- How is myelodysplastic syndrome treated?
- Chemotherapy for myelodysplastic syndrome
- Immunotherapy for myelodysplastic syndrome
- Growth factors for myelodysplastic syndrome
- Supportive treatment for myelodysplastic syndrome
- Stem cell transplant for myelodysplastic syndrome
- Clinical trials for myelodysplastic syndromes
- Complementary and alternative therapies for myelodysplastic syndrome
Supportive treatment for myelodysplastic syndrome
For many patients with myelodysplastic syndromes (MDS), the main goal of treatment is to prevent problems from low blood counts. These patients might be very tired because of low red blood cell counts and may need to get many blood transfusions. One problem from a lot of blood transfusions is the build-up of iron in the blood. Too much iron can cause liver and heart damage. Drugs can be given to help prevent this.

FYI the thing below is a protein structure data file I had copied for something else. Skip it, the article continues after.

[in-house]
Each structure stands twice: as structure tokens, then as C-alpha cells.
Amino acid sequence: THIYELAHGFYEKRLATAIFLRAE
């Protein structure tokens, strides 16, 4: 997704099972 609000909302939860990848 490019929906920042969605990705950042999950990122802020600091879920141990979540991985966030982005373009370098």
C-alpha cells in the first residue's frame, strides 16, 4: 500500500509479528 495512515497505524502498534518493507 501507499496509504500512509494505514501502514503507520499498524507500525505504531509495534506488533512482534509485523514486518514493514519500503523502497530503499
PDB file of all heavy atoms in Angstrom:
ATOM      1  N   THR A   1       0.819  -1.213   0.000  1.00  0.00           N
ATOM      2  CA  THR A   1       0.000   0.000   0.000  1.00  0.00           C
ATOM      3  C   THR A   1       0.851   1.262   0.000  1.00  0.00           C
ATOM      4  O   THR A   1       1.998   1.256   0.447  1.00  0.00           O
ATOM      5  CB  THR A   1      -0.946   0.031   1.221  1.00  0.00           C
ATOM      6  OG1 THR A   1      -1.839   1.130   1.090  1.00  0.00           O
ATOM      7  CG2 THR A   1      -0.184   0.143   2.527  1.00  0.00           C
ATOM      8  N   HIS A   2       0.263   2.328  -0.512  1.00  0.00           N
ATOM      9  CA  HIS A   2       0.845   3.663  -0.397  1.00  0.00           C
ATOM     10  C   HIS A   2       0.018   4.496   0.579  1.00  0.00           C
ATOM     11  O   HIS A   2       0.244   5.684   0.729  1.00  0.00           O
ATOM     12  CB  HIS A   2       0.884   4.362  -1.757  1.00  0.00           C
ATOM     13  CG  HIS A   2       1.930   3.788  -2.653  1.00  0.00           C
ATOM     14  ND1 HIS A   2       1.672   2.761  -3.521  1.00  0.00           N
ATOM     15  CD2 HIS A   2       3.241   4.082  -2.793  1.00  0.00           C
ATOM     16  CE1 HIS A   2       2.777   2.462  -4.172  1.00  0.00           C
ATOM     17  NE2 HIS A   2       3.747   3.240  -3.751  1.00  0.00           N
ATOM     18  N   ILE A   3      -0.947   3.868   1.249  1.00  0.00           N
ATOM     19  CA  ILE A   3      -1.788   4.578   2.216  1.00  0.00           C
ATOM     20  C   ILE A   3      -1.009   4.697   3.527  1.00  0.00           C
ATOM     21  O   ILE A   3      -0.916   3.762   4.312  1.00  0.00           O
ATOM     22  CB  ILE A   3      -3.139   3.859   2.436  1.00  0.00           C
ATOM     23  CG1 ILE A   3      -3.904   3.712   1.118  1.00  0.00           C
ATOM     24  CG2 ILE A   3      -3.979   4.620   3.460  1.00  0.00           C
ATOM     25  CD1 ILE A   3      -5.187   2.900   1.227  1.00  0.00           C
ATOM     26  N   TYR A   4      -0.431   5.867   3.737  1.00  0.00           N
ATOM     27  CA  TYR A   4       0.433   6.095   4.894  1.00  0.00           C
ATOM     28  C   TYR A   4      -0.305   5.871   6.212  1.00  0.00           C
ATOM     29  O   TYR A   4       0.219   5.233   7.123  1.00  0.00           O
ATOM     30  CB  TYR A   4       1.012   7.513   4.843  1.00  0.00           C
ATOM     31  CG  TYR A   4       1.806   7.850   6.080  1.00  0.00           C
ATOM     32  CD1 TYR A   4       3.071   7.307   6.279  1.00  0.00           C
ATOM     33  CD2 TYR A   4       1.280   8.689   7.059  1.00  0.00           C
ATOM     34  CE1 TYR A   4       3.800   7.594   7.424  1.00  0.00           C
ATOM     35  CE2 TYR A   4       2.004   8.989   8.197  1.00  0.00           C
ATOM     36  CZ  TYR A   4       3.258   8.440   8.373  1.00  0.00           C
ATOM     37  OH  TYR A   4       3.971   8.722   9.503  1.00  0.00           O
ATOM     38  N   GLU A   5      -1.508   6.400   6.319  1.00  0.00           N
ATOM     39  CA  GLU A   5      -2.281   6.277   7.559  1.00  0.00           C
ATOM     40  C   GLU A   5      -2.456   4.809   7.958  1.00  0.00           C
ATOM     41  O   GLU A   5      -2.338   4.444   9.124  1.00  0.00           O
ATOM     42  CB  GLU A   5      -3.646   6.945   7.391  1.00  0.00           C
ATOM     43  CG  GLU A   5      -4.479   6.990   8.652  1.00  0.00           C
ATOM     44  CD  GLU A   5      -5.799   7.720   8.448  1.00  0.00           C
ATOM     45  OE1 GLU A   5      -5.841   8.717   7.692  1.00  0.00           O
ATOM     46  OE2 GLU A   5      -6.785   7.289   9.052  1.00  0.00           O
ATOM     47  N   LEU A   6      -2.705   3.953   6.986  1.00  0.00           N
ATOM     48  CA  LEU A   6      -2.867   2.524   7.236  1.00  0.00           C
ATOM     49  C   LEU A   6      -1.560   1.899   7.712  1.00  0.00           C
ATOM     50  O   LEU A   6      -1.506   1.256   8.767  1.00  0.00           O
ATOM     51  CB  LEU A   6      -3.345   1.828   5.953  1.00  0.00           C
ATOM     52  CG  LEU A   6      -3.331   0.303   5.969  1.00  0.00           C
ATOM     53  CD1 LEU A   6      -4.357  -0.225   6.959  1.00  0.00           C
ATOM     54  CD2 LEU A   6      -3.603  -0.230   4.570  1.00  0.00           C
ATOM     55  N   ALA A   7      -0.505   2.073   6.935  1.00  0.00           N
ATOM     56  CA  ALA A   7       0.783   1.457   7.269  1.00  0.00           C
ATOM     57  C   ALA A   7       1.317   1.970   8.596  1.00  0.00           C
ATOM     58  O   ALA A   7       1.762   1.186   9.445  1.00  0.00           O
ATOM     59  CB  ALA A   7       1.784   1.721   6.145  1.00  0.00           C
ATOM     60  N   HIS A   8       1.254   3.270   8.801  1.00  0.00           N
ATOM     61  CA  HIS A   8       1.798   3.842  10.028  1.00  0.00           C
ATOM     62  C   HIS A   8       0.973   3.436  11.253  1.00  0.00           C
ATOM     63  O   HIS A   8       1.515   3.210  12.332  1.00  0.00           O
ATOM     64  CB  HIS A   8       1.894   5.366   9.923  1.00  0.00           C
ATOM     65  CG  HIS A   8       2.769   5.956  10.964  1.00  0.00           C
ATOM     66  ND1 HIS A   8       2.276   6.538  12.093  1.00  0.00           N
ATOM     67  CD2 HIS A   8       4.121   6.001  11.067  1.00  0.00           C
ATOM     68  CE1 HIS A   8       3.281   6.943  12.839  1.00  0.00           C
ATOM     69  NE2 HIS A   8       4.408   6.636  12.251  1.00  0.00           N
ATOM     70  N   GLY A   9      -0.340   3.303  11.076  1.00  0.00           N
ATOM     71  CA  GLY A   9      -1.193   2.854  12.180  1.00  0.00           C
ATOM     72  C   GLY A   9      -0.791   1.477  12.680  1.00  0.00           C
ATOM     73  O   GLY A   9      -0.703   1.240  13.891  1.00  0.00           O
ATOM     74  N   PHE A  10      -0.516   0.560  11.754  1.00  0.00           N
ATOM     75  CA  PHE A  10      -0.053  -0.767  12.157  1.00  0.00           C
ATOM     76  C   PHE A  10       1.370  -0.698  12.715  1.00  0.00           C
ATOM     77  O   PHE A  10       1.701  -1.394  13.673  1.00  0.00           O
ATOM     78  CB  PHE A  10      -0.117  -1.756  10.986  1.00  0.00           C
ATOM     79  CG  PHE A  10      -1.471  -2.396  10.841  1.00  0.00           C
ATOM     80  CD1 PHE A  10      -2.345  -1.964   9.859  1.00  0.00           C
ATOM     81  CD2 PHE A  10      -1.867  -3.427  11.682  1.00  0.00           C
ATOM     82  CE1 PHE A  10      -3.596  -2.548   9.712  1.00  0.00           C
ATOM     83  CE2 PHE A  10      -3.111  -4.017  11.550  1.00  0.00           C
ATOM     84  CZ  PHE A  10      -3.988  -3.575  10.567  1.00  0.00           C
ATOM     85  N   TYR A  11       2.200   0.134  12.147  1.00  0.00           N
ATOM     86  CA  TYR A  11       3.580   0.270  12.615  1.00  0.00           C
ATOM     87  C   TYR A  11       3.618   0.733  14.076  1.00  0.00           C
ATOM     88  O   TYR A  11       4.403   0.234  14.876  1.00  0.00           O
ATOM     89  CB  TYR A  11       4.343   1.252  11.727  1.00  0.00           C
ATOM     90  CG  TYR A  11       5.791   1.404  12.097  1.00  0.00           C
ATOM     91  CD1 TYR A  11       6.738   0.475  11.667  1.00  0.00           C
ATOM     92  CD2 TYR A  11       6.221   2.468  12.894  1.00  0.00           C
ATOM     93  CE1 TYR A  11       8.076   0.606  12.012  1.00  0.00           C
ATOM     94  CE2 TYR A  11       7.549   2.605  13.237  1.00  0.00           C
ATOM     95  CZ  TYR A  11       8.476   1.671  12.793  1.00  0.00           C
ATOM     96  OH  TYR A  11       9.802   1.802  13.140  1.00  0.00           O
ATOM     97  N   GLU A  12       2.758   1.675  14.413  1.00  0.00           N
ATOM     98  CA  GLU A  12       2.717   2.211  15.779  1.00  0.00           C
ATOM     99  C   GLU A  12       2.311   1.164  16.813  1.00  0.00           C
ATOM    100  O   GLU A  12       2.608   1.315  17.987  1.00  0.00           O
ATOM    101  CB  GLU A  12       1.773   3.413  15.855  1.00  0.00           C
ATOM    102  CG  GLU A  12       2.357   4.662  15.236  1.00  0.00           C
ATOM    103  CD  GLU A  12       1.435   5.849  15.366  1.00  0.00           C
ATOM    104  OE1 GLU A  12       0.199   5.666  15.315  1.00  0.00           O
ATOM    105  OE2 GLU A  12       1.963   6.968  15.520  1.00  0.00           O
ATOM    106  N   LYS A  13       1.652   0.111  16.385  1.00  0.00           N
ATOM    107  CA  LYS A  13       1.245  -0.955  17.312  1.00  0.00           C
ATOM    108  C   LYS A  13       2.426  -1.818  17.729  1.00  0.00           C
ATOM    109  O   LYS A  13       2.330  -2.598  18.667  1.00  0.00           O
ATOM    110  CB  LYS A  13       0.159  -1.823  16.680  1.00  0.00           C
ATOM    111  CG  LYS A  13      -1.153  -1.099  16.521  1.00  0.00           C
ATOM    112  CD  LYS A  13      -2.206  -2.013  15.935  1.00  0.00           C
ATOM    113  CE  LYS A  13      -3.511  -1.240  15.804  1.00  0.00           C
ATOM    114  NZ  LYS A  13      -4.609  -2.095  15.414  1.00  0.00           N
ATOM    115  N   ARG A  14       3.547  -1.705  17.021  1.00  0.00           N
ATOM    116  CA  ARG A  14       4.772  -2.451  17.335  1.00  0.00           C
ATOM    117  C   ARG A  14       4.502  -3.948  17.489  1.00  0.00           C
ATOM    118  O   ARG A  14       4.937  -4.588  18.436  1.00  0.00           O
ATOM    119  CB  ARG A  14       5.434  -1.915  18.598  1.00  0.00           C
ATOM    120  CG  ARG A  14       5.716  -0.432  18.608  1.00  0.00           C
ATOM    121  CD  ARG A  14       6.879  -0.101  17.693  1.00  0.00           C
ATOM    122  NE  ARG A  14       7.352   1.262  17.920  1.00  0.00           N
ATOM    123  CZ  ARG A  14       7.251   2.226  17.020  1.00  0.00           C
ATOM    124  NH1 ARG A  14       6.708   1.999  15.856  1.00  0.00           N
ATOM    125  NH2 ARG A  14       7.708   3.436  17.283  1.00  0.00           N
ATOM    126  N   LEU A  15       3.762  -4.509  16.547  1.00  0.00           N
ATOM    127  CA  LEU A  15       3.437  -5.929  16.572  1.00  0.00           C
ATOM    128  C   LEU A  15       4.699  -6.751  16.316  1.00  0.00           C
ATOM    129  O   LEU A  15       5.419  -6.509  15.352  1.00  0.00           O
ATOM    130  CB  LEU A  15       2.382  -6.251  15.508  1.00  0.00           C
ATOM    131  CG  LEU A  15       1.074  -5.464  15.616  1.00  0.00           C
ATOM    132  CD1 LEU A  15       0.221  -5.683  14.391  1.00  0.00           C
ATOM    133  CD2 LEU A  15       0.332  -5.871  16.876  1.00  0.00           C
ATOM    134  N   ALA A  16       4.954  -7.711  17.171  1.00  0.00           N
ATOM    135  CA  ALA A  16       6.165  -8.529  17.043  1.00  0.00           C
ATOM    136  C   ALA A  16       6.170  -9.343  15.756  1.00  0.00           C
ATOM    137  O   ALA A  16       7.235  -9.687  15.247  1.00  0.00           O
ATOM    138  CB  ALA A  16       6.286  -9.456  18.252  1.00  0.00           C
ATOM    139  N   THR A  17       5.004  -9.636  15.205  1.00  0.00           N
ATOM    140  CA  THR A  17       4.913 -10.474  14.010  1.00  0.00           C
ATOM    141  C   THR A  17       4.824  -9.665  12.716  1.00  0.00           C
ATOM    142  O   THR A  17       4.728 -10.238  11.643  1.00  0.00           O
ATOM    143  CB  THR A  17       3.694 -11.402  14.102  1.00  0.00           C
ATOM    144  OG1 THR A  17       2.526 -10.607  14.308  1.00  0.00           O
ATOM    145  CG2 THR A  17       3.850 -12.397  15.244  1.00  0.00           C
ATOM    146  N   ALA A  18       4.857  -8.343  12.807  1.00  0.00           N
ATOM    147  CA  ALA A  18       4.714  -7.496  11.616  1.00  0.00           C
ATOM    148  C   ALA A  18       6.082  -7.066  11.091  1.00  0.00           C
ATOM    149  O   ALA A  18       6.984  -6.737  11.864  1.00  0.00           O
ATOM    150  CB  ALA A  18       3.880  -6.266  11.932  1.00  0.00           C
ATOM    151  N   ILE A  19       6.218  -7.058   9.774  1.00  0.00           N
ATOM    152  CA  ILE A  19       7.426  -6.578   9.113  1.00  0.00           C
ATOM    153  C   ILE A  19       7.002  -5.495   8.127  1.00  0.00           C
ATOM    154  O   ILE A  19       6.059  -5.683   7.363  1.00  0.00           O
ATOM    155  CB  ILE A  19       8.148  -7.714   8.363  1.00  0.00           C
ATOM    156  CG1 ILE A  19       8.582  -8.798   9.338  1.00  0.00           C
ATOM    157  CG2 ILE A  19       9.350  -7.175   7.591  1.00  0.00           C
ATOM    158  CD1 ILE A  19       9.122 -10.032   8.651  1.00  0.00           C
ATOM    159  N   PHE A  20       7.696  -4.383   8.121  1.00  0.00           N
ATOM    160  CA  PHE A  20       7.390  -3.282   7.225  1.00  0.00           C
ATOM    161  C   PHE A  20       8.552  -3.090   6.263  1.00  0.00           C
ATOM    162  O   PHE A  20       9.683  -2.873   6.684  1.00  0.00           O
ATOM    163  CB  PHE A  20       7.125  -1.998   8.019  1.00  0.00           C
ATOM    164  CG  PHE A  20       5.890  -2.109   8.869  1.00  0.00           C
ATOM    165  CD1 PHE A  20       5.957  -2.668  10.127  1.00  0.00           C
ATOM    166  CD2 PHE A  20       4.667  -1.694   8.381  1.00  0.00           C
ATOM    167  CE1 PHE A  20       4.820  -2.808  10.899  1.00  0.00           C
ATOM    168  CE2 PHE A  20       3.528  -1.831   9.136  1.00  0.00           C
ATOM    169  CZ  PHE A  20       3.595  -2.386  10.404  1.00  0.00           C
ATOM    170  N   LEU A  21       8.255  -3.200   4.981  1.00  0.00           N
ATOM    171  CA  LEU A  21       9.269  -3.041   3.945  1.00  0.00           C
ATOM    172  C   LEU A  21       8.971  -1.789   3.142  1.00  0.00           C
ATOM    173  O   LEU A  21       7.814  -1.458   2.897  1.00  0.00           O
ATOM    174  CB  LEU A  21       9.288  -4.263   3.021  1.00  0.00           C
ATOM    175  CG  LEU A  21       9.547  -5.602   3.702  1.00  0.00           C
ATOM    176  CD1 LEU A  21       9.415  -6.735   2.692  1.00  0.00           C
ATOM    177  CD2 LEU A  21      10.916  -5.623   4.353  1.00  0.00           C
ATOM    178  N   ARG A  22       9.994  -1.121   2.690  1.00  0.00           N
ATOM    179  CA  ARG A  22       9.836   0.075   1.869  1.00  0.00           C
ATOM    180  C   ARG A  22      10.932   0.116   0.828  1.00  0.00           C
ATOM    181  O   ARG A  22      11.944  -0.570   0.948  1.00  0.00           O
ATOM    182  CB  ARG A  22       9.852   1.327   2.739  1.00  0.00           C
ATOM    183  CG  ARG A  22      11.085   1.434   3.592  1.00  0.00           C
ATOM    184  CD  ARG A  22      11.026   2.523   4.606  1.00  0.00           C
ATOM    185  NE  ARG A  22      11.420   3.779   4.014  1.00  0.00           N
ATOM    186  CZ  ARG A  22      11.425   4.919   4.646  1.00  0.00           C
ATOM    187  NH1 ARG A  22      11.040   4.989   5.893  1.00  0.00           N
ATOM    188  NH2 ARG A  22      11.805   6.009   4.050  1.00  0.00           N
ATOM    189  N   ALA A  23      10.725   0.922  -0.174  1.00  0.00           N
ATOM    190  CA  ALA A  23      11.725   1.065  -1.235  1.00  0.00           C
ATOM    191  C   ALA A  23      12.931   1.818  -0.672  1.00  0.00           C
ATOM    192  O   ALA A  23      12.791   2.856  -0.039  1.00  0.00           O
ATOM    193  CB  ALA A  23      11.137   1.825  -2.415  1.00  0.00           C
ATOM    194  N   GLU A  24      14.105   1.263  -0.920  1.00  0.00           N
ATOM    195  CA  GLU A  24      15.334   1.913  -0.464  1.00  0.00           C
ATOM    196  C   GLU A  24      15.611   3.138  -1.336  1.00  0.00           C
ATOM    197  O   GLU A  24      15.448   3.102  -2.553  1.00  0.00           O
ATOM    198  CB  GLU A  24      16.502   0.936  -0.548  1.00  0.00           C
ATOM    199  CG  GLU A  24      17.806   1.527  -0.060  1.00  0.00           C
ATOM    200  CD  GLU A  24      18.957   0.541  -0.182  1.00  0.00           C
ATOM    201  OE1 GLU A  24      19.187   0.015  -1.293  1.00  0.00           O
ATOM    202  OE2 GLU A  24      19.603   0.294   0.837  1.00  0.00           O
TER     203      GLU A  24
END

MDS patients with bleeding problems caused by a shortage of platelets may be helped by platelet transfusions. Patients with low white blood cell counts might get infections which could be very serious. These infections are treated with antibiotics. A white blood cell growth factor may also be used to help raise the white blood cell count so that the body can fight the infection.
See the “To learn more about myelodysplastic syndromes” section for documents with more detailed information.
Last Medical Review: 02/27/2014
Last Revised: 04/03/2014